British Firm Crafts Remote Access to Chrome

A British company has signed a deal to work with Google on the company's Chrome operating system. Cambridge-based RealVNC offers remote access technology which will be incorporated into Chrome.

It may seem strange that a company with Google's resources finds itself working with a small, UK company but according to Real VNC's CEO, Andy Harter, Google had been looking to develop remote access to Chrome products for some time before deciding to work with Real VNC and tap into its expertise. "They have a lot of clever people working at Google but sometimes these things are harder than they seem. We've been doing things for 15 years and we have a couple of important factors in our favor. Firstly, we've so it's easy to port, that's something that's vital for all the OEM work we do."

Harter couldn't say when users would see the first fruits of the collaboration -- "that's something for Google" but said that the technology would help customers maintain access to preinstalled applications held on other computers. "We're the only remote access player with a cross-platform offering," said Harter, "so you can have a Windows PC connected to a Mac device or to an Android phone, or whatever."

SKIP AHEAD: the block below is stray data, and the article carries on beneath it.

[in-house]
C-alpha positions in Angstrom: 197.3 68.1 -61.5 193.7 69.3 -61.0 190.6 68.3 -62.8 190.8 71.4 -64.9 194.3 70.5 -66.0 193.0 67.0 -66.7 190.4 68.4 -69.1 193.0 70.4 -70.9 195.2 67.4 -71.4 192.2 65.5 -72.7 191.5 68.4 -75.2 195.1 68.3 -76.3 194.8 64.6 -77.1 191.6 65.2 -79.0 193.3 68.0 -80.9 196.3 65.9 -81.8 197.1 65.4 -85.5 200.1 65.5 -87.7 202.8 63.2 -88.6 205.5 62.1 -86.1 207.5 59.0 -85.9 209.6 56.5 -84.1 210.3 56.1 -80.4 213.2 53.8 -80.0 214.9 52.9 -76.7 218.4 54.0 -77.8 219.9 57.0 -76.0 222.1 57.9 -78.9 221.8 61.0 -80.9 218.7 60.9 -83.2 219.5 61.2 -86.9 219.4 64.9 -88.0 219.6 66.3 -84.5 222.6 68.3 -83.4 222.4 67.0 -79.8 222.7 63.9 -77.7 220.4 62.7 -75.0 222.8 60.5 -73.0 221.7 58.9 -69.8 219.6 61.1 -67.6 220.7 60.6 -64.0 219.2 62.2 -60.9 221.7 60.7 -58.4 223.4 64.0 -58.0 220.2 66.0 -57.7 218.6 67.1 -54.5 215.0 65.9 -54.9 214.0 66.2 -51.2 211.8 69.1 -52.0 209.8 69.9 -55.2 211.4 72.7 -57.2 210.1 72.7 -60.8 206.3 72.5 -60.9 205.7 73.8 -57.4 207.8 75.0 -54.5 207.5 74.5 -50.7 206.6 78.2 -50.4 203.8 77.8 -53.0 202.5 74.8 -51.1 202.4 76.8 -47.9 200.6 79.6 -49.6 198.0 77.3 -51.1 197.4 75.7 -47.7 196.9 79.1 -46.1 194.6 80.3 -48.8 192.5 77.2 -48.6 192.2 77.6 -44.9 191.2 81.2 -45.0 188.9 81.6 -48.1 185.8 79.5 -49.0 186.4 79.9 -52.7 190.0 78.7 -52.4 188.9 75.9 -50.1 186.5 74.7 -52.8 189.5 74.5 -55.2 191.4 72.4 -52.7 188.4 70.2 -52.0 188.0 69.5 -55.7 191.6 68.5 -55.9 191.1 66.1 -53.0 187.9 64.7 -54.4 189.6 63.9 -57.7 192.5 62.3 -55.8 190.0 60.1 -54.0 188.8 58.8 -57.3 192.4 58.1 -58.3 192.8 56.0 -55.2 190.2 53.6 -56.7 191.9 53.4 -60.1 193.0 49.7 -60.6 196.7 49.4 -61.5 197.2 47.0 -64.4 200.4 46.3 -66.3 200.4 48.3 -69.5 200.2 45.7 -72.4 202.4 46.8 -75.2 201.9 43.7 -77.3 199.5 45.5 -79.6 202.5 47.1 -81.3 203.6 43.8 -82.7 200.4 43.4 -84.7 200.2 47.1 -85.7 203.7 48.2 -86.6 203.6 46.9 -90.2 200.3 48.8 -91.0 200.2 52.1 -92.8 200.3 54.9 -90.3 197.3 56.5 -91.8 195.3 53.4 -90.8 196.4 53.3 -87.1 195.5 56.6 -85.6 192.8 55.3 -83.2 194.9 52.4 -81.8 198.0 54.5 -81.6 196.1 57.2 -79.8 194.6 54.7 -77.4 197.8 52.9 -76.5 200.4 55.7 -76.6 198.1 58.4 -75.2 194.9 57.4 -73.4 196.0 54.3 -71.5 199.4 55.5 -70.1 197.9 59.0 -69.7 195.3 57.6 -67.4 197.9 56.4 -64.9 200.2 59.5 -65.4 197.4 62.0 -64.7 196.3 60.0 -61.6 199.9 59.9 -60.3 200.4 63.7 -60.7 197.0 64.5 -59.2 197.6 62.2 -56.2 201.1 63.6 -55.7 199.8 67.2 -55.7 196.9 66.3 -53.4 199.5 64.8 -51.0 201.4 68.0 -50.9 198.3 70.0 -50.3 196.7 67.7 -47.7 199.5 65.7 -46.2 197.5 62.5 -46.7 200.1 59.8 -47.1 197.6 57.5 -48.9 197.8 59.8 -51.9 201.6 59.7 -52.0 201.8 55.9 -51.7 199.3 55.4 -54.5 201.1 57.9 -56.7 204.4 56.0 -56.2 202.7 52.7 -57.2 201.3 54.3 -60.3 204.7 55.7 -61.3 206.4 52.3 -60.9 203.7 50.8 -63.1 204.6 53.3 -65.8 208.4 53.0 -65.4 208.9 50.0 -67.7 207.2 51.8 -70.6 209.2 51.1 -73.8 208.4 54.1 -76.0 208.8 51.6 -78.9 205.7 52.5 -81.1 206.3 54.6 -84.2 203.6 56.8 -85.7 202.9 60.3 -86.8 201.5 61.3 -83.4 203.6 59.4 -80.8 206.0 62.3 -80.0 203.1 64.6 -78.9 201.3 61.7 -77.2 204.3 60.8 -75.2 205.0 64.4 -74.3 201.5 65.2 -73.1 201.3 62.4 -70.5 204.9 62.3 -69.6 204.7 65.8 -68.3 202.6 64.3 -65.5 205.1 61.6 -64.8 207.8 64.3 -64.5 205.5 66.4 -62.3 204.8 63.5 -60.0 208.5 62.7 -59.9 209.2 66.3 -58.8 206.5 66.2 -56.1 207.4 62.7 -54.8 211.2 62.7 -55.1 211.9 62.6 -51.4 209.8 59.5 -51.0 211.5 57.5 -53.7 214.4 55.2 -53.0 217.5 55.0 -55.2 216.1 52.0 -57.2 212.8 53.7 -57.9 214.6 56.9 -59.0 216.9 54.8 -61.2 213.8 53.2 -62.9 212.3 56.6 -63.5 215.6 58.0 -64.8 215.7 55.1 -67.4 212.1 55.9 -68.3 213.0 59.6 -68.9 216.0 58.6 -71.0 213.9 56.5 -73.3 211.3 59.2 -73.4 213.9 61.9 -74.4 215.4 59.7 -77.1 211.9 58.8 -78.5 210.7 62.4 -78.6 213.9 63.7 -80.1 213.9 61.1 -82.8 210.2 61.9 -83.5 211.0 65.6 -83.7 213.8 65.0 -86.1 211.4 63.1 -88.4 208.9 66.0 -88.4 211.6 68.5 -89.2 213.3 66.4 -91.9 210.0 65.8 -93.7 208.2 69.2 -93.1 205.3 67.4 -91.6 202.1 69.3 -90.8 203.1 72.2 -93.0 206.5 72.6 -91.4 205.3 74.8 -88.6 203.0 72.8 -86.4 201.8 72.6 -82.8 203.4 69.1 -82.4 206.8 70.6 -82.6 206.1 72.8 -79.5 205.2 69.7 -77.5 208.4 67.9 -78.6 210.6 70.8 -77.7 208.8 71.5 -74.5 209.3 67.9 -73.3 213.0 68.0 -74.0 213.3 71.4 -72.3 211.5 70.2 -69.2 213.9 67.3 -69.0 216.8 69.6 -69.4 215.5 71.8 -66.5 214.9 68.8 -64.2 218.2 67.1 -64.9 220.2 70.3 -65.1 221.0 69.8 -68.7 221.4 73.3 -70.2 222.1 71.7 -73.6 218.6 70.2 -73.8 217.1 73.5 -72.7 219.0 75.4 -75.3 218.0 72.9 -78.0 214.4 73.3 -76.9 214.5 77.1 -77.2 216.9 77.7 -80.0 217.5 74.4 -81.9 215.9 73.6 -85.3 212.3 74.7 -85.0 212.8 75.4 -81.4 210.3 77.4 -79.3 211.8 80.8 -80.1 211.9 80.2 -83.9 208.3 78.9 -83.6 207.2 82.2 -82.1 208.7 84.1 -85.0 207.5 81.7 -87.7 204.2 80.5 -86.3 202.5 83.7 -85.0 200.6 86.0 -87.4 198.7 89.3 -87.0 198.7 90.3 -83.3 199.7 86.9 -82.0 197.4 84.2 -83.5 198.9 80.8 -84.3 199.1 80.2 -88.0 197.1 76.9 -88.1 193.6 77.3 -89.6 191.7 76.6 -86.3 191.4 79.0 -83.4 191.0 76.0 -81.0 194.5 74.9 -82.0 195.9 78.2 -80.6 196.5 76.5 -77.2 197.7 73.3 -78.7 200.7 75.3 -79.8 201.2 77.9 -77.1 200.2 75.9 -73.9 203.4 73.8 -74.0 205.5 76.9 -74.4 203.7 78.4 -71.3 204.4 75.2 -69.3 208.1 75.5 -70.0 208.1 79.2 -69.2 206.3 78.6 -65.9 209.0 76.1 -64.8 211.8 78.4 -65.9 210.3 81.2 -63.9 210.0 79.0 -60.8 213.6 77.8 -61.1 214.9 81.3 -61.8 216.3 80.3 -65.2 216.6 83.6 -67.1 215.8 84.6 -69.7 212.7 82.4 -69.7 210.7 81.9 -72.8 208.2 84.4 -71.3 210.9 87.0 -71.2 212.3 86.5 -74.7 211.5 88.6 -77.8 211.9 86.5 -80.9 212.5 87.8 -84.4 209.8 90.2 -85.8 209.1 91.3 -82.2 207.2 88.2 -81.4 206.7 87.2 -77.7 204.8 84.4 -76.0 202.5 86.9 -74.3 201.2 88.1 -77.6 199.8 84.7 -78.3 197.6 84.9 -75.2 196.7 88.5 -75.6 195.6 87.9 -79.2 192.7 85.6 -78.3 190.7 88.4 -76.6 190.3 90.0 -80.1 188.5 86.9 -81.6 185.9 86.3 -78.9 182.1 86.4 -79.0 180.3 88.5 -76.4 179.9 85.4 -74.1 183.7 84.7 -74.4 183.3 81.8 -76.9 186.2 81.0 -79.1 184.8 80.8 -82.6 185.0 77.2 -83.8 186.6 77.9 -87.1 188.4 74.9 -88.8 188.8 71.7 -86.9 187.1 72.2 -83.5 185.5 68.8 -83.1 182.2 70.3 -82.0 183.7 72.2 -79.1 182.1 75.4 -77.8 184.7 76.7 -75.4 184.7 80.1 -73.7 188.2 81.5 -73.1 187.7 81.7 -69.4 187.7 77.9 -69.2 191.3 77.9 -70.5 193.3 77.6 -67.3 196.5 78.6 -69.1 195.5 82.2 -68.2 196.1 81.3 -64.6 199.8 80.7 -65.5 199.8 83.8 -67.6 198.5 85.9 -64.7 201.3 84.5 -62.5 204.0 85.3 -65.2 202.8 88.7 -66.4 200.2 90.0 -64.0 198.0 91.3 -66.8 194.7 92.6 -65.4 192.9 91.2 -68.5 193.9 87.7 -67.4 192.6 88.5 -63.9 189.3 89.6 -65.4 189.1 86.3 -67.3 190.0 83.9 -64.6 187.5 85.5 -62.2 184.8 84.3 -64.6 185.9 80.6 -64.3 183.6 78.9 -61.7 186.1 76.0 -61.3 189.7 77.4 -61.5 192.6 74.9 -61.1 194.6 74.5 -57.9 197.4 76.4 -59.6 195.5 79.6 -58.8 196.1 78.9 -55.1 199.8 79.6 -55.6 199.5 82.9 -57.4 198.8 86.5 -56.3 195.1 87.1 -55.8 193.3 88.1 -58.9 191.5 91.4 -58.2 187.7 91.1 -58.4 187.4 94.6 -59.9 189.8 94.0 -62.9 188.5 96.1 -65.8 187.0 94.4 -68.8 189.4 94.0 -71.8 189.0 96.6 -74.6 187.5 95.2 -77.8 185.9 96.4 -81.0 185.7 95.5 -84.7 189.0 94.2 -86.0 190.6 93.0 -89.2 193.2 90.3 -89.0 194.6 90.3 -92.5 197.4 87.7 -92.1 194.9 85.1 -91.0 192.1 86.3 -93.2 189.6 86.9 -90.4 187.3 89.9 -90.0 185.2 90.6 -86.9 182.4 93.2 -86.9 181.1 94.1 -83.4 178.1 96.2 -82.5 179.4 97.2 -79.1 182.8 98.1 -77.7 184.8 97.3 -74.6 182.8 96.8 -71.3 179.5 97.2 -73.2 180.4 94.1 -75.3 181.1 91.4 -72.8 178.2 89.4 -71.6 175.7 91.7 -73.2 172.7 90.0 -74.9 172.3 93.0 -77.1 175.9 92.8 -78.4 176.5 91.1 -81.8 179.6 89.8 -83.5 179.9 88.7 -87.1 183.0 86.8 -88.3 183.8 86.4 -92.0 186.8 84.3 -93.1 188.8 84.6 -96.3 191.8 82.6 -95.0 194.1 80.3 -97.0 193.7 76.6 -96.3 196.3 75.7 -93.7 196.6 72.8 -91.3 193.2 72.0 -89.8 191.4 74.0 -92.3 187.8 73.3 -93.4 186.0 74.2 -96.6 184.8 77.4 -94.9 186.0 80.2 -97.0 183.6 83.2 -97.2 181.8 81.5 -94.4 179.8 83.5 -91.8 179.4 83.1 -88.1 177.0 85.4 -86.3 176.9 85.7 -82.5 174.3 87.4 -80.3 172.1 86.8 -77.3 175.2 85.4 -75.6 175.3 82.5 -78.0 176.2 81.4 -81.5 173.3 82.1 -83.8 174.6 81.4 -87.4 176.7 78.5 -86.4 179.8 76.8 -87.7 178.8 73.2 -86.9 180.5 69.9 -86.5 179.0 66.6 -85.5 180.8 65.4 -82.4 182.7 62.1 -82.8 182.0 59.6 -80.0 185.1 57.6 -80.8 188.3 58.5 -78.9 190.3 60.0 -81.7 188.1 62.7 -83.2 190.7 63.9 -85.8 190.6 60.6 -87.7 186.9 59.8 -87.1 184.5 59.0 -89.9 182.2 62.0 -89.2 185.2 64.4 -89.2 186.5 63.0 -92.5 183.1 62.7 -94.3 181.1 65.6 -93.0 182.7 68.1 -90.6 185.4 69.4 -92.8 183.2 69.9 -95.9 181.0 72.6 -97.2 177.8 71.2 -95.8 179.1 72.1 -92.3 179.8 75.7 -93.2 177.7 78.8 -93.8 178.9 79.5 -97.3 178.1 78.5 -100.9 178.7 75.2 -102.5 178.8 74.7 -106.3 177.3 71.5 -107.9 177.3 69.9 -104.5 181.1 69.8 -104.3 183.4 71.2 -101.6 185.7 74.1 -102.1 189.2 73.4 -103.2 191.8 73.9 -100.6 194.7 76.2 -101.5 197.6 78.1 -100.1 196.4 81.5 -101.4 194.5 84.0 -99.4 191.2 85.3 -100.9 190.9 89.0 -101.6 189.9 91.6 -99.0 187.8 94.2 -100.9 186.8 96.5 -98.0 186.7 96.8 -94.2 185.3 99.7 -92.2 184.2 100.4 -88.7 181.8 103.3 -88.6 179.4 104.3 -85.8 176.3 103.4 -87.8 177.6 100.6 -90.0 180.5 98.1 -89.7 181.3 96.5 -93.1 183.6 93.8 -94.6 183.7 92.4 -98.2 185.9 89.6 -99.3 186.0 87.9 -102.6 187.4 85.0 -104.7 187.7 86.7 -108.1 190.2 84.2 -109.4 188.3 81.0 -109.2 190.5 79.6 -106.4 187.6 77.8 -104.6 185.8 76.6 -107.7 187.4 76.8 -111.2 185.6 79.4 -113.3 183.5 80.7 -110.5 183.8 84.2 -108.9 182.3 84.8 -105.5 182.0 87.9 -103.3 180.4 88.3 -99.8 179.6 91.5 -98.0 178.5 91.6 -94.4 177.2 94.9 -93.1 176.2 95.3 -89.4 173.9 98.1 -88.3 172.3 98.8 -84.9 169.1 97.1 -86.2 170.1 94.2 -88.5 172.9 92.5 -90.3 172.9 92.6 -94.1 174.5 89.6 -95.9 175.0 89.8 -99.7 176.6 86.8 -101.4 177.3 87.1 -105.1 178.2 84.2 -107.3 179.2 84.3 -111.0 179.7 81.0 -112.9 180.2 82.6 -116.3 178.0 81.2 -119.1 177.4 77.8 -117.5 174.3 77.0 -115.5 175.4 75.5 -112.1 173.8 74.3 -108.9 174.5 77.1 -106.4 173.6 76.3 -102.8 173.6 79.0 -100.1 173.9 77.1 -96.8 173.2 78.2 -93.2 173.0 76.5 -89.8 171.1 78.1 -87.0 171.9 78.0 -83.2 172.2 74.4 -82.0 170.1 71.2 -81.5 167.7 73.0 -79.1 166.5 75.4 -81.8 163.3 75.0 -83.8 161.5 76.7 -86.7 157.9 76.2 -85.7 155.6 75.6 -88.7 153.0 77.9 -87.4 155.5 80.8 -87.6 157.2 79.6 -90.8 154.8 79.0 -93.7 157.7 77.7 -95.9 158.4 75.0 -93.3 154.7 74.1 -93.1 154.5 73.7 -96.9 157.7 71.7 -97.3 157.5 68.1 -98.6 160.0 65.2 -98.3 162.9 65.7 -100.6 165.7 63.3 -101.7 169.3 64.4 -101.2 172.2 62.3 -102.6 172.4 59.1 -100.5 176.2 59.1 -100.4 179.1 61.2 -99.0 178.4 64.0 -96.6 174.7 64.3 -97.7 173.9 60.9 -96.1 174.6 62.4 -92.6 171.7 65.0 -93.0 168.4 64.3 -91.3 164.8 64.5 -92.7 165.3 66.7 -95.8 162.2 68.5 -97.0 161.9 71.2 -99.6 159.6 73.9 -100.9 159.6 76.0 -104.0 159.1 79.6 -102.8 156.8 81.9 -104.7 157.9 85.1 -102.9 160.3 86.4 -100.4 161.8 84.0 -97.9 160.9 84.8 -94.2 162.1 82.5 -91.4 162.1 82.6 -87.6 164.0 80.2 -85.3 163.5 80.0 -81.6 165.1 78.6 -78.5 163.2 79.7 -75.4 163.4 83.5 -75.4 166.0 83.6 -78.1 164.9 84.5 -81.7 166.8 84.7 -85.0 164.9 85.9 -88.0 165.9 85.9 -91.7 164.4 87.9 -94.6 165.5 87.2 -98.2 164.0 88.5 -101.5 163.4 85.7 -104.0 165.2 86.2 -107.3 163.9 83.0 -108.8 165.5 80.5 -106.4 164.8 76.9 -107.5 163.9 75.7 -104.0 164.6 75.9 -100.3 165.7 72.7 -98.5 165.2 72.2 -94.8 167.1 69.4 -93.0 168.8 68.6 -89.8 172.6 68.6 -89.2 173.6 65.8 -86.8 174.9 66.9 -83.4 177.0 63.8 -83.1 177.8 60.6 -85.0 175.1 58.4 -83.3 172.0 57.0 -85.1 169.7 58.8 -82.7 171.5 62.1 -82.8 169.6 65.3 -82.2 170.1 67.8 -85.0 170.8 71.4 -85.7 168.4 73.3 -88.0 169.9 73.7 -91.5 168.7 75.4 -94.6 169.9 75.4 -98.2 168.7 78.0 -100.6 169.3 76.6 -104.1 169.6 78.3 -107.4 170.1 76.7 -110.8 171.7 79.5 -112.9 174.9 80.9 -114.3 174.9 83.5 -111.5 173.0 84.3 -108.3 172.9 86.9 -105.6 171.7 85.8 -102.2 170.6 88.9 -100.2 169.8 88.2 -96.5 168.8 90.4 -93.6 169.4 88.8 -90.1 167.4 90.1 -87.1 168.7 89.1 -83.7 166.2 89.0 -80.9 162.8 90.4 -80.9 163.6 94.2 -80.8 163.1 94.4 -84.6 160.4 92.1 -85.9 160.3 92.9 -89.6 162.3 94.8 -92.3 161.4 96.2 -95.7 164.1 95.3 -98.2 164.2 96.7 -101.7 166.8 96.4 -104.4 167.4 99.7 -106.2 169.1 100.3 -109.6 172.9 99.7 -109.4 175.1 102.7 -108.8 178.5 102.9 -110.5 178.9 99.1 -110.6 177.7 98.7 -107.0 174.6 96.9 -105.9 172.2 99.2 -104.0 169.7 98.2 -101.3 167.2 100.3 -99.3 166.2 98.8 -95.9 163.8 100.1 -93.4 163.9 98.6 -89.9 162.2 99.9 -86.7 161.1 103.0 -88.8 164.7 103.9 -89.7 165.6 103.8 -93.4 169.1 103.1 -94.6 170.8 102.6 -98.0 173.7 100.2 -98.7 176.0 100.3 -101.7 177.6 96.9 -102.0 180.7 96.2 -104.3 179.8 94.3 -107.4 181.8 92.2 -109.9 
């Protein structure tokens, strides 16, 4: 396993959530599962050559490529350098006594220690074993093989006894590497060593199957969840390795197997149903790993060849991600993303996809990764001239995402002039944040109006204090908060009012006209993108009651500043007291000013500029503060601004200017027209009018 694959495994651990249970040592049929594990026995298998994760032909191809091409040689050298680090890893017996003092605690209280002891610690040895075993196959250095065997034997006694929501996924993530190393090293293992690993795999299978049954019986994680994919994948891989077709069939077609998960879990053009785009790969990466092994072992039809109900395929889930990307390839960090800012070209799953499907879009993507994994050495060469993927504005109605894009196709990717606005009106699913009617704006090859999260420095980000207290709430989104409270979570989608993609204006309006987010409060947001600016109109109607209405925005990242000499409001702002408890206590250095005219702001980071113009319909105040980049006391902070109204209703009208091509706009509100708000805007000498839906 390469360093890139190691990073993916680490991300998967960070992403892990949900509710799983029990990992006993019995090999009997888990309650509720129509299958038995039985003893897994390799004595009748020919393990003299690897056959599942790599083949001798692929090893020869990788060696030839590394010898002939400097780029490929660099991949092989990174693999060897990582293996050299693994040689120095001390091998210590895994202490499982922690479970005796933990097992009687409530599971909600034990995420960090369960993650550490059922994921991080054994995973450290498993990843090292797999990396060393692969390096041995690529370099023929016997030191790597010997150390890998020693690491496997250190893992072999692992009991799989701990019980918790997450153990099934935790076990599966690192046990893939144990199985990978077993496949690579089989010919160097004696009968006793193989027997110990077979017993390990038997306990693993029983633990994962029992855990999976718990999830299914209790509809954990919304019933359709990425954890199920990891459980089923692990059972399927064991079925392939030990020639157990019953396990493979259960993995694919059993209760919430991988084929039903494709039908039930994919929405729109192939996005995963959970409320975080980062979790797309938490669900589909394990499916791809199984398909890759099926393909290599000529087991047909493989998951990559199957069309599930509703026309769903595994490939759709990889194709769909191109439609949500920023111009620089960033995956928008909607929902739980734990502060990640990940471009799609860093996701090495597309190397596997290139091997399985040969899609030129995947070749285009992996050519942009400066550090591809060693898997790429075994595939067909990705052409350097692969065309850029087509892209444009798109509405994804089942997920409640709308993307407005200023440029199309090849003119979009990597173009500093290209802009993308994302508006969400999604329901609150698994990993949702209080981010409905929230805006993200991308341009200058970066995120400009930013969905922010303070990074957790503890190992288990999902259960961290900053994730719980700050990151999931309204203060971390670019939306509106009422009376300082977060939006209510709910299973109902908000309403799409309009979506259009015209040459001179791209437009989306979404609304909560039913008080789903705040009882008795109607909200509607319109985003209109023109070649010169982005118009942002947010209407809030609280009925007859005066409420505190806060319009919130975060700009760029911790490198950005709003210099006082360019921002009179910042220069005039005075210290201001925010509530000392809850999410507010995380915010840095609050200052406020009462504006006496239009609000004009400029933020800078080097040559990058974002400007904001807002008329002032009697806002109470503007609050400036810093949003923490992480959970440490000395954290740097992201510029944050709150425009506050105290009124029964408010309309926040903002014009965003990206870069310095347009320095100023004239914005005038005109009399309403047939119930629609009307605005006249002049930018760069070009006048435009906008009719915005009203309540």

"With more than 120 million users around the world, Chrome's focus on speed, simplicity and security has made it an exciting platform for innovation," said Chee Chew, engineering director at Google. "We are thrilled to tap into RealVNC's proven technology and expertise to complement our existing initiative."

Real VNC has got into the habit of working with large corporate, last year it worked with Intel, incorporating remote access technology onto chips. Real VNC is exploring some additional uses for its software, looking at installing it within cars so that people could use their smartphones on cars' own display screens -- "people would be able to use the GPS from their iPhones, for example," said Harter.

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